In publica commoda

Being part of something bigger

Dr. Camille Couralet is the new Coordinator Campus Strategy

She studied and worked in Europe and Australia and did field research in Africa and South America. In January 2016, Dr. Camille Couralet arrived at the University of Göttingen. Here, the 35 year-old French is the new Coordinator Campus Strategy. In this interview by Heike Ernestus she talks about Göttingen and what the younger generation can contribute to strategic processes.

Camille Couralet, about one year ago you and your family returned from Australia to Europe. Why Göttingen?

My husband and I were looking for a place where we both could work and develop our careers in science or science management. Göttingen is a perfect place for that. Furthermore, Göttingen is special to me personally: when I was a Master student in the Netherlands I collaborated with researchers in the forestry department in Göttingen. I was here for a short visit 12 years ago and it was actually the first time that I felt like a scientist. I liked the atmosphere at the north campus, the Mensa and I was really impressed by the old library in the Paulinerkirche.

From your outside perspective, what is special about the University and the Göttingen Campus?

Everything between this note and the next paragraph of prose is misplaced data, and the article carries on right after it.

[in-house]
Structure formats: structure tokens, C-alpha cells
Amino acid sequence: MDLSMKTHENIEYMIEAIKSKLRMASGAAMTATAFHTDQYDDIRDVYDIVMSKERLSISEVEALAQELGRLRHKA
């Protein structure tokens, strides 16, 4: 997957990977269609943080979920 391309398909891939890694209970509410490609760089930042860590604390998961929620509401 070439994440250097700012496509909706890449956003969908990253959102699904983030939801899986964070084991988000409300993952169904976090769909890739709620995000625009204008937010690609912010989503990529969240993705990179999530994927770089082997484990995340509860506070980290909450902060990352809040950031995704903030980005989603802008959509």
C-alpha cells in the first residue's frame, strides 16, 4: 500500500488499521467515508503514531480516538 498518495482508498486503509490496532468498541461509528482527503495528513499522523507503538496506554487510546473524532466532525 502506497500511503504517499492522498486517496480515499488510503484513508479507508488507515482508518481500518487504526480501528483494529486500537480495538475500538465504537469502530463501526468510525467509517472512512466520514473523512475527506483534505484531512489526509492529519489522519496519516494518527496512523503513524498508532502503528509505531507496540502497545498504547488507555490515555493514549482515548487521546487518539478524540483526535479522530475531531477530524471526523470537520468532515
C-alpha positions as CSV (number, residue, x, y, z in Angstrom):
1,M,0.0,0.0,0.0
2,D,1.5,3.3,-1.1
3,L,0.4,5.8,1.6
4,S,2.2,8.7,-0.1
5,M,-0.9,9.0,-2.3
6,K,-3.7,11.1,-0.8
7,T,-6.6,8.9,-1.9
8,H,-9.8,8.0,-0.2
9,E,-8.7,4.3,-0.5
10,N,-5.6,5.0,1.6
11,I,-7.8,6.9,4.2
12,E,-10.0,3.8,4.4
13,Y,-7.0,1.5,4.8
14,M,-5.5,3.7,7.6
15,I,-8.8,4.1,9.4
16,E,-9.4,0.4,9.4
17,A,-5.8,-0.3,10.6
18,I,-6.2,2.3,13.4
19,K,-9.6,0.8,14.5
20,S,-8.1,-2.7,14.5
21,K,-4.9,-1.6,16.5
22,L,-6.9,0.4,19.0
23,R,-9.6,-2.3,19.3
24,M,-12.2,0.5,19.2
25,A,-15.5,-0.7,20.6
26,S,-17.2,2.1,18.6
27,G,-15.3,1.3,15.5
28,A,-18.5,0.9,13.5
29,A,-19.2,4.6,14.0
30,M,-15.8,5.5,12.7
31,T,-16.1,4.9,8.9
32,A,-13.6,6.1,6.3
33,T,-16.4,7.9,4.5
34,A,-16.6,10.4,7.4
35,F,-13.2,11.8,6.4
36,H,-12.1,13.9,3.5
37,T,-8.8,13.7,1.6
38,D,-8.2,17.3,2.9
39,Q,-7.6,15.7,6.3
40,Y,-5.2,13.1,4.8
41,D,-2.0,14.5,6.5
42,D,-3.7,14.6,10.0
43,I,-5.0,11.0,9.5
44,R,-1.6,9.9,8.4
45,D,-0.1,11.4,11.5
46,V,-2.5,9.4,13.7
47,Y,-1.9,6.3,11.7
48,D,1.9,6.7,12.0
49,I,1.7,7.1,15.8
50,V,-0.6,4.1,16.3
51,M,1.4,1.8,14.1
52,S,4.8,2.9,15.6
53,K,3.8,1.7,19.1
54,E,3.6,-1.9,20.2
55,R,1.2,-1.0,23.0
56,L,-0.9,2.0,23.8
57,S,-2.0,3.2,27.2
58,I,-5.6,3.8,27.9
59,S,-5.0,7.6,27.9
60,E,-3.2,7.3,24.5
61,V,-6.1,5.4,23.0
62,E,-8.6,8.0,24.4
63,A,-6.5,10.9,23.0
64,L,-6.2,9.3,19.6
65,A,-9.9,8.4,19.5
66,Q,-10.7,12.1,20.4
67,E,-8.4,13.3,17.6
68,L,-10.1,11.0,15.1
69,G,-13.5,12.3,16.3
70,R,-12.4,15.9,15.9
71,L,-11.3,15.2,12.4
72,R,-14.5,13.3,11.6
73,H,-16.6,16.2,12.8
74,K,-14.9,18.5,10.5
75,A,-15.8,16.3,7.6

For me the most impressive aspect is the size of the University compared to the size of the city. And the presence of the Max Planck Institutes and the other research institutes is also very special. This creates a unique atmosphere in our daily life: when you walk the streets, you hear people talk about science. There is a lot of excitement when visiting scientists and foreign students visit the city and learn about all the discoveries that happened in this particular spot.

You worked for three years at the Australian Academy of Science and successfully developed a Forum for early-career researchers. What kind of experiences do you bring to Göttingen?

Firstly, one advantage that I have is my fresh perspective. In Australia I learned how universities, the scientific sector and politics work. At the moment I don?t really know yet how things work here. This is why I ask a lot of questions and question everything. My goal is to find out about people?s priorities and what they would like to achieve at the Göttingen Campus. Secondly, in Australia I experienced the inspiration that fresh ideas can bring to people and to the scientific sector. We developed a network of 3.500 early-career researchers to identify their specific issues. For example, short-term contracts and the difficulties of matching a very competitive career phase with starting a family. The younger generation was given a voice, and together they proposed concrete solutions. The government and funding agencies were very happy to receive us and to hear those ideas. The whole process injected a lot of new energy.

Having said that, which ideas you have for the strategy process in Göttingen?

I think we should involve students and young researchers more in the strategic processes, because they are the generation that will actually live the changes in 10, 15 or 20 years. They should be able to decide what their future looks like. And the other thing is: think big. I worked in many countries and I compare everything on an international level. Göttingen should have the ambition to compete at the international level. It would be great if I could contribute to the feeling for everyone at the Göttingen Campus that we are all part of something bigger.